On the cover of this edition of Brunch, you read what writer Rana Dasgupta had to say about three of our most powerful cities. First Kolkata, then Delhi was (is) India’s capital. First Kolkata, then Mumbai, was (is) India’s financial capital. First Kolkata, then Mumbai, now Delhi, was (is and is becoming) India’s most vibrant city. Do you notice the progression? We did. So we asked three writers to chronicle their thoughts about their cities and each city’s place in time.
On Delhi, we have Sam Miller, author of Delhi: Adventures in a Megacity. On Mumbai, we have Jerry Pinto, author and co-editor of several books, including Bombay, Meri Jaan. And on Kolkata, we have Ruchir Joshi, author of The Last Jet-Engine Laugh. Read on – and write back, to tell us what you think.
Sam Miller on Delhi
People used to joke that Delhi was a collection of villages. Actually it’s a collection of cities.
I think I find the Mumbai part of the story as interesting as the Delhi one. I feel that I’m a partial Mumbaikar because my wife comes from there, and I’ve spent so much time exploring the city. But I feel that recently Mumbaikars have become quite prickly about their city. I have great affection for Mumbai, but it seems as if it’s got stuck at the end of the last century, when it took a couple of very damaging blows – the ’92 riots that spilled onto the next year, followed by the bomb blasts. I think there was a shattering of something there.
Cities need to have things they feel good about. I see a modest hope in Mumbai. It’s very important for cities to have that. People are proud of the new Sea Link, for instance. On the other hand, a terrible mess has been made of redeveloping the area of the mills.
Since the ’80s, so many of the city’s 19th century buildings have gone. I don’t want to sound apocalyptic about Mumbai, but it’s a city that hasn’t moved on into the 21st century as it should have. The debate has been hijacked by Maharashtra- and Marathi-related issues rather than city development issues. City development hasn’t happened with the pace and responsiveness it should have.
What marks Delhi is the fact that it’s not hostage to the interests of a state – like both Mumbai and Kolkata are. If something goes wrong in Delhi, the city has no one to blame but itself. In other cities, politicians see the cities as cash cows which can be used to feed rural constituencies. When the old Bombay state was split, a lot of people in Bombay felt the city should have had special status to reflect its role, and not just been the capital of another state.
Today, political parties in Mumbai outdo each other in being more Marathi than the other. Many people in the city agree with them, but a lot of people also feel too intimidated to speak out against them. To put it bluntly, today, as Mumbai becomes more parochial, Delhi becomes less so.
At one time in Delhi, the Punjabi and Haryanvi population dominated the city. That was till the mid-’90s. Then a more plural Delhi emerged, including migrants who came to the city from other parts of India and abroad. Business people, fashion people, art people, a huge number of Purvanchalis who now form the second biggest bloc in Delhi, people from the South, from Bengal... it became a city of aspirations and an ethnic and linguistic melting pot.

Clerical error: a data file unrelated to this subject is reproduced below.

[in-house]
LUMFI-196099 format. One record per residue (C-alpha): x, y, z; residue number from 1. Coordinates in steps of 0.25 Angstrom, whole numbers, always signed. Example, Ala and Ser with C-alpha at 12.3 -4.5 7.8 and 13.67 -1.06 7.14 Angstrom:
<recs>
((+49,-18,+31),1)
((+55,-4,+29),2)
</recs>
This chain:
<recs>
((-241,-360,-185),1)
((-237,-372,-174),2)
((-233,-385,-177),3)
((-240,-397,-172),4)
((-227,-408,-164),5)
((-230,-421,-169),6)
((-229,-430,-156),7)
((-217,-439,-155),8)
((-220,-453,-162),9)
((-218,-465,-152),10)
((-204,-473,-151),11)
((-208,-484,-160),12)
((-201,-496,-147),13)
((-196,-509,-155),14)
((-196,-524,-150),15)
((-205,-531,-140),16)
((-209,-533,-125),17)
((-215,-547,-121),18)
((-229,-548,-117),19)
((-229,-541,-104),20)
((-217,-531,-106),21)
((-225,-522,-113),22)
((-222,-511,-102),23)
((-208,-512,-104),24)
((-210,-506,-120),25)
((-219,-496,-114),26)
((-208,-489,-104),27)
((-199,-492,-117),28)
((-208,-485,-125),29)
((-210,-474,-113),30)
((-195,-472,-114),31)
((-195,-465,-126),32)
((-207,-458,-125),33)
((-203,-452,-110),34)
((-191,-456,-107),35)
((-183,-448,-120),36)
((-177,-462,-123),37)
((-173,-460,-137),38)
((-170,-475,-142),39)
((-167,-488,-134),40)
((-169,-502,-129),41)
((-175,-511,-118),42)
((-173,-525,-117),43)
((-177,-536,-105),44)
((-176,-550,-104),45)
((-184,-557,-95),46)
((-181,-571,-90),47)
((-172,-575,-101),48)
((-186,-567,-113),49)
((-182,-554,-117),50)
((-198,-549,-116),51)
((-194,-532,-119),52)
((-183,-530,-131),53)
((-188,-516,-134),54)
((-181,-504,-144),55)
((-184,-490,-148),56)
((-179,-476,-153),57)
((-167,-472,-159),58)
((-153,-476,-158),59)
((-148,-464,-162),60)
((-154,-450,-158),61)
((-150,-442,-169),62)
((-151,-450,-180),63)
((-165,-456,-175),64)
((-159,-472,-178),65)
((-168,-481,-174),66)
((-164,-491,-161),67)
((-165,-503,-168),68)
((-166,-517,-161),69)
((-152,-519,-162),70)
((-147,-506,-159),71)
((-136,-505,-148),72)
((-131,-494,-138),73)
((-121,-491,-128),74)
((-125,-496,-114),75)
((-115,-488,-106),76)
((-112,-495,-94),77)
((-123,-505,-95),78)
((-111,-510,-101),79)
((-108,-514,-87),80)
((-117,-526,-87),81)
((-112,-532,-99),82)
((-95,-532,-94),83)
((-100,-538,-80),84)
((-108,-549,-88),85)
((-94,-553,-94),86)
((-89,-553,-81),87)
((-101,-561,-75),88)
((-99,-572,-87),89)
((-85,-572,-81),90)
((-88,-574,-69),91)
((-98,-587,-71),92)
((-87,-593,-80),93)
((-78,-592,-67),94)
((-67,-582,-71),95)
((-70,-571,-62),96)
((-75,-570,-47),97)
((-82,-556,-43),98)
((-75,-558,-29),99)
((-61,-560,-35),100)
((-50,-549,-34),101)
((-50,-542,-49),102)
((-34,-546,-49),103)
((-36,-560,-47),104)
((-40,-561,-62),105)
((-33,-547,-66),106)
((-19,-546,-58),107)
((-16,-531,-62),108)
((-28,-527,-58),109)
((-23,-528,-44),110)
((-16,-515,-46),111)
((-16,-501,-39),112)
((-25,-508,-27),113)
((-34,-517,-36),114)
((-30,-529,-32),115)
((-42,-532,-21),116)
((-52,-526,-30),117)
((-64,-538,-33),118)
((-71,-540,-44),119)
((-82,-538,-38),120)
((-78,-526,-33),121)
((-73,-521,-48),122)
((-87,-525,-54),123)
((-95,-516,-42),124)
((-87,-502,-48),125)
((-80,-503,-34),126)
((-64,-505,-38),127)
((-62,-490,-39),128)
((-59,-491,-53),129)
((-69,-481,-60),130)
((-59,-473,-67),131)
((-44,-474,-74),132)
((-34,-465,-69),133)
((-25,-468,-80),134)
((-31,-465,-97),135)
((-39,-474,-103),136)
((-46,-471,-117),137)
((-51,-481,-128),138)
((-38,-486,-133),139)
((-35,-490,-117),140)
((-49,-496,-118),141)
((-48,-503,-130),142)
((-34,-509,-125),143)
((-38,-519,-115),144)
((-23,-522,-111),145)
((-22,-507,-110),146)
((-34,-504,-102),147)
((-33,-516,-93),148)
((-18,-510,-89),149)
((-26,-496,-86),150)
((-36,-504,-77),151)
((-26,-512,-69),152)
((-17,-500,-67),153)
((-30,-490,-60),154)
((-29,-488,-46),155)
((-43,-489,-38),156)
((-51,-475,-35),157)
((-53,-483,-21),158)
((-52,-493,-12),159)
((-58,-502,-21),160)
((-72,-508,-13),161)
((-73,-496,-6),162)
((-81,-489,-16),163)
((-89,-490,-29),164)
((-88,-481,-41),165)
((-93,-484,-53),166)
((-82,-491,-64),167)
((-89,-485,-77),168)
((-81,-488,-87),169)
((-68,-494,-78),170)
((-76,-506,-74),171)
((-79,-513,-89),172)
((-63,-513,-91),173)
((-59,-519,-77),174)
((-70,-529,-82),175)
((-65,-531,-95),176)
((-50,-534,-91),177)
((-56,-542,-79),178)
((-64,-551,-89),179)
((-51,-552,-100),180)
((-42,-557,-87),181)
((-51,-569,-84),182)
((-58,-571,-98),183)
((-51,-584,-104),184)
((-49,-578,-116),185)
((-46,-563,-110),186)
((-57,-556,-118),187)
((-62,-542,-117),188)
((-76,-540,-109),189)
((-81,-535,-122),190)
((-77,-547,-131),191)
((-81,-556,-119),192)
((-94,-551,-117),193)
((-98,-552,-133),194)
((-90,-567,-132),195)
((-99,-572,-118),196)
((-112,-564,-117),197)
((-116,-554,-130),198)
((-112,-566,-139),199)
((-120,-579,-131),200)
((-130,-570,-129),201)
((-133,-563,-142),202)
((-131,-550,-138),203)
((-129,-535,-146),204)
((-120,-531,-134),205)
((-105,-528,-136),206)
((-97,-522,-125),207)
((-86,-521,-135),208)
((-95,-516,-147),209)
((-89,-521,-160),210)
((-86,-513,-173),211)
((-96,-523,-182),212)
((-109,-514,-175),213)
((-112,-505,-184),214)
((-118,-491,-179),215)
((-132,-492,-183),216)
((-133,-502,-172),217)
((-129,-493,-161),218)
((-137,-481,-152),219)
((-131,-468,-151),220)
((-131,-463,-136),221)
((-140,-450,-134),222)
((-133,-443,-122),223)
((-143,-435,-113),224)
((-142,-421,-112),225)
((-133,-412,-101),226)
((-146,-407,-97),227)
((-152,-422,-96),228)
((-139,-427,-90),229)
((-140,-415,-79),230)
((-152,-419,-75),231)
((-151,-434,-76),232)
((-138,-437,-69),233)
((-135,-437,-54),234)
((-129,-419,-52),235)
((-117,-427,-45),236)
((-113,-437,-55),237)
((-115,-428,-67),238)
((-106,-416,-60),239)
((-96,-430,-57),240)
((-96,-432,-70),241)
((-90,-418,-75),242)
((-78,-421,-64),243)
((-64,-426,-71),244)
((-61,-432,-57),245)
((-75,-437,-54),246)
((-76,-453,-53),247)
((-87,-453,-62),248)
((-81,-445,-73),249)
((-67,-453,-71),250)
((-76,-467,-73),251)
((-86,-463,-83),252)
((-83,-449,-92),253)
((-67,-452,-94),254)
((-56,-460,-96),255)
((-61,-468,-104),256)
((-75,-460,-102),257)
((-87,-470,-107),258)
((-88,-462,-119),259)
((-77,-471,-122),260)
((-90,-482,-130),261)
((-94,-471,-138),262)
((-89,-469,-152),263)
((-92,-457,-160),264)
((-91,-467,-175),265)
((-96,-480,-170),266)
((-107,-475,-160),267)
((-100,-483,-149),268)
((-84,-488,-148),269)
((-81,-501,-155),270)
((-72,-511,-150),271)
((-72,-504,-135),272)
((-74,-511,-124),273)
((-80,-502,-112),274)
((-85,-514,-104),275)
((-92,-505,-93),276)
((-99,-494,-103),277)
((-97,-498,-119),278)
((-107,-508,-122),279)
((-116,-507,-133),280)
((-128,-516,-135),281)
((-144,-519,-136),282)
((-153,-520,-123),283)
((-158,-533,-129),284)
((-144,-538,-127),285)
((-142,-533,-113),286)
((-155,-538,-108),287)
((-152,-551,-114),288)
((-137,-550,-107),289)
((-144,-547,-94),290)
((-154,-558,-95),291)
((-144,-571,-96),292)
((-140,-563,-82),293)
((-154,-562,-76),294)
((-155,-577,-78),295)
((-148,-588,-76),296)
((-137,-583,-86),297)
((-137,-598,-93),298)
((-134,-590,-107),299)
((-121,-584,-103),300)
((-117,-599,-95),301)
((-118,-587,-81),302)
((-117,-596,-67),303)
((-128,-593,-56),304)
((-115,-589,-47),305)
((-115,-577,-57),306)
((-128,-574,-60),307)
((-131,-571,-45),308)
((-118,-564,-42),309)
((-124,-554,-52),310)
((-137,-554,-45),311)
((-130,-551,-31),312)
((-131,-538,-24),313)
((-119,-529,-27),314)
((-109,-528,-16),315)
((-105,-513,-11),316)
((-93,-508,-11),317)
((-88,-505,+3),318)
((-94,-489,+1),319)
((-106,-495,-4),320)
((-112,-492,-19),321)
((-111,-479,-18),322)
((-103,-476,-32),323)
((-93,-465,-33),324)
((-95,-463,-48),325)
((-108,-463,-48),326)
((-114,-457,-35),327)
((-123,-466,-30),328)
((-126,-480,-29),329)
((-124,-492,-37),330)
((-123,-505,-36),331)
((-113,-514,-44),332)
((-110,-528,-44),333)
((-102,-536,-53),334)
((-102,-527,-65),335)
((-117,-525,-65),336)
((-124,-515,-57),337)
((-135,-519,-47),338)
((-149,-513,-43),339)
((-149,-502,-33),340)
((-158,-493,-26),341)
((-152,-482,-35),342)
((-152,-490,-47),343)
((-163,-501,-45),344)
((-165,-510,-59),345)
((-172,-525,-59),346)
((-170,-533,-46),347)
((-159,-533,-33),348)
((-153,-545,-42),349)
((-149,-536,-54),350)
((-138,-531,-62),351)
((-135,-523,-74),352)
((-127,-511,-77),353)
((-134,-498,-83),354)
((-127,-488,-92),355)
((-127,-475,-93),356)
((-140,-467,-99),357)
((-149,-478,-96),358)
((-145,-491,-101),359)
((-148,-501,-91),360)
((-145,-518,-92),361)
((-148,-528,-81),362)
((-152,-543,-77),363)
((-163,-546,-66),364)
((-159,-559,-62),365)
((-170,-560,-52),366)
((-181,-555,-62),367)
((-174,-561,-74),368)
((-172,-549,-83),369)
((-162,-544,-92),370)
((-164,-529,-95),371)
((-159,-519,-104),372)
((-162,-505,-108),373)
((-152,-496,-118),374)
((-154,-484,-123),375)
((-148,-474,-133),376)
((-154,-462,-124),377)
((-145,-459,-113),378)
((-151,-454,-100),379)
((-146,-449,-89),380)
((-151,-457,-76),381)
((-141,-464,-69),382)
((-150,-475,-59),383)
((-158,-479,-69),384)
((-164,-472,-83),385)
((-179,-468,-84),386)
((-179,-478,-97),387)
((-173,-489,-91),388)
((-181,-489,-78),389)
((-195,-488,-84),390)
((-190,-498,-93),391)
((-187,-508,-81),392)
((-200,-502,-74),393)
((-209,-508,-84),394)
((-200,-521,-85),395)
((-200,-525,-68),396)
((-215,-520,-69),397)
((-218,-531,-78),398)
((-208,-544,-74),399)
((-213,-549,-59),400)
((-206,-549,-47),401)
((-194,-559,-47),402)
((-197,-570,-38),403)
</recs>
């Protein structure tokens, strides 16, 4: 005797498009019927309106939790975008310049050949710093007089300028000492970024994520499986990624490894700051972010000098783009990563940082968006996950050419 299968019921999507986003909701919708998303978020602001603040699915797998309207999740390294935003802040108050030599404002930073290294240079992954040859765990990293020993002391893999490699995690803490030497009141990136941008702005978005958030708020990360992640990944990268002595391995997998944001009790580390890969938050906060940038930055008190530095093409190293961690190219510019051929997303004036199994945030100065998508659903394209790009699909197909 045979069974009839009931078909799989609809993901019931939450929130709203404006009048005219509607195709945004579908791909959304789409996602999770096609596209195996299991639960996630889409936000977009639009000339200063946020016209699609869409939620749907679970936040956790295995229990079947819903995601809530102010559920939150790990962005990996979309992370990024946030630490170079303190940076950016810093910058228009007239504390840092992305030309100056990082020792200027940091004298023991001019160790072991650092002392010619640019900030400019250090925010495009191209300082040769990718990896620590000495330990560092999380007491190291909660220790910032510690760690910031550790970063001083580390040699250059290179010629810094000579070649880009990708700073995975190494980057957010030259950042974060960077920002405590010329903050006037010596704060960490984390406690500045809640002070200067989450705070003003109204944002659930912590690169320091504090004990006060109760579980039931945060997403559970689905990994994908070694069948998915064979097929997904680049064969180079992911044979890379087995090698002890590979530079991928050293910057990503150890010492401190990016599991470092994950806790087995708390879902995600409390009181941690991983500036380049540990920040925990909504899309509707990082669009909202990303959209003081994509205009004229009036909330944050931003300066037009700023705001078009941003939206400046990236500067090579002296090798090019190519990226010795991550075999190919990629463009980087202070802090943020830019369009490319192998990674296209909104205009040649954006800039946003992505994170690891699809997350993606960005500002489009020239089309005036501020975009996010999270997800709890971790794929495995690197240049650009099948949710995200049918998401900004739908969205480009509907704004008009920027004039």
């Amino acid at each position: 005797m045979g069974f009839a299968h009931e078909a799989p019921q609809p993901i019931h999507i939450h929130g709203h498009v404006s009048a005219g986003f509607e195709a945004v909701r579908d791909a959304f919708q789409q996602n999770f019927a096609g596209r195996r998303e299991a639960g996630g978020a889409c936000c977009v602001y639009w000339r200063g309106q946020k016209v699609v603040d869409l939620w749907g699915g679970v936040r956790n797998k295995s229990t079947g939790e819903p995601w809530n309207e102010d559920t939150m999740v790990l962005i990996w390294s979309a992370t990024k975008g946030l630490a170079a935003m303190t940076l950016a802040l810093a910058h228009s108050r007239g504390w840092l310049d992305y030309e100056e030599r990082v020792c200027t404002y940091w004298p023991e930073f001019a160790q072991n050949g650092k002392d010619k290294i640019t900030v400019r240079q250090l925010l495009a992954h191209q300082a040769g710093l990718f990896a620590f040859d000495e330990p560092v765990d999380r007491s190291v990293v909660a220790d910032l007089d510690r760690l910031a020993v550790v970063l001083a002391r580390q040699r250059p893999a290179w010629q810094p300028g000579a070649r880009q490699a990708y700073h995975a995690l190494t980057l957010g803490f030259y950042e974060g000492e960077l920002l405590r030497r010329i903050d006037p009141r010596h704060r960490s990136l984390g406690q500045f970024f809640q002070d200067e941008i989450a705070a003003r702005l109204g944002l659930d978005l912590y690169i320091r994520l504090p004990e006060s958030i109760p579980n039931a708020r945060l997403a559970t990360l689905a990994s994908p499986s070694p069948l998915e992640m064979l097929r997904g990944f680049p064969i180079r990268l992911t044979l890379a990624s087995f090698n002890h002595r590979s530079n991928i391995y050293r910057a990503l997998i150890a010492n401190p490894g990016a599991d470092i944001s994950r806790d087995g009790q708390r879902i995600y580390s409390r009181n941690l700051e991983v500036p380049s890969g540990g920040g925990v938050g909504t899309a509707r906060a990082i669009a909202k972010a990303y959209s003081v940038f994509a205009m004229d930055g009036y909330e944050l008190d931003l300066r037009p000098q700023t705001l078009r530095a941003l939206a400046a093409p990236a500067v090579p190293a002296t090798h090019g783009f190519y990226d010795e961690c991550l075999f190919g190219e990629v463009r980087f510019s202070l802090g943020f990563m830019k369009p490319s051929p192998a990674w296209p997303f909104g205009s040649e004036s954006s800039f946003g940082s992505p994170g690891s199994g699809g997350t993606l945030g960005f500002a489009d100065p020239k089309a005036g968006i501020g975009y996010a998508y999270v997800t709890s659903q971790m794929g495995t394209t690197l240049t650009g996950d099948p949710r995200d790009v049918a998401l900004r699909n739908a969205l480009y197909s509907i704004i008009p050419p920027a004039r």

However, there are people who have lived in Delhi for 10, 20 years and they still say that the city is too hot, the people are too rude, etc. But in Mumbai and Kolkata, the loyalty is intact, there is a kind of romanticism and nostalgia about those two cities. That exists among the real old Dilliwalas, but there aren’t very many of them.
Loyalty to a city is a good thing. But when loyalty becomes a sort of ethnic marker, as is happening in Mumbai, it becomes a problem.
Delhi is still a rough city when it comes to women, particularly travelling in buses, but public spaces such as the Metro have emerged as a unifier. It’s hard to find things on which everyone agrees but everyone in the city is agreed that the Metro is a good thing.
I’d be interested to see if the IPL cricket teams have created loyalty. Do Delhiwallahs automatically support the Delhi team?
But as I said, there’s still a lot that is missing. There’s not enough pride in Delhi’s heritage. Its visible heritage is as impressive as Rome, Athens, Cairo and Istanbul. But most Delhiwallahs are just not interested in this side of their city.
People used to joke that Delhi was a collection of villages. Actually it’s a collection of cities. A lot of people who visit Delhi after a long gap of say, ten years, are surprised, often for the wrong reasons – such as the fact that the city has so many new shopping malls now (the malls in Saket and Vasant Kunj are less than five years old). The domestic airport has improved dramatically though it’s still not as good as Hyderabad.
When I first came to India in 1987-88, Mumbai was buzzing. Delhi was full of bureaucrats. It was a bit dull. But today, Delhi is full of activity, things are going on all the time. Music, books, theatre… so much is happening. It is a serious, big, international city.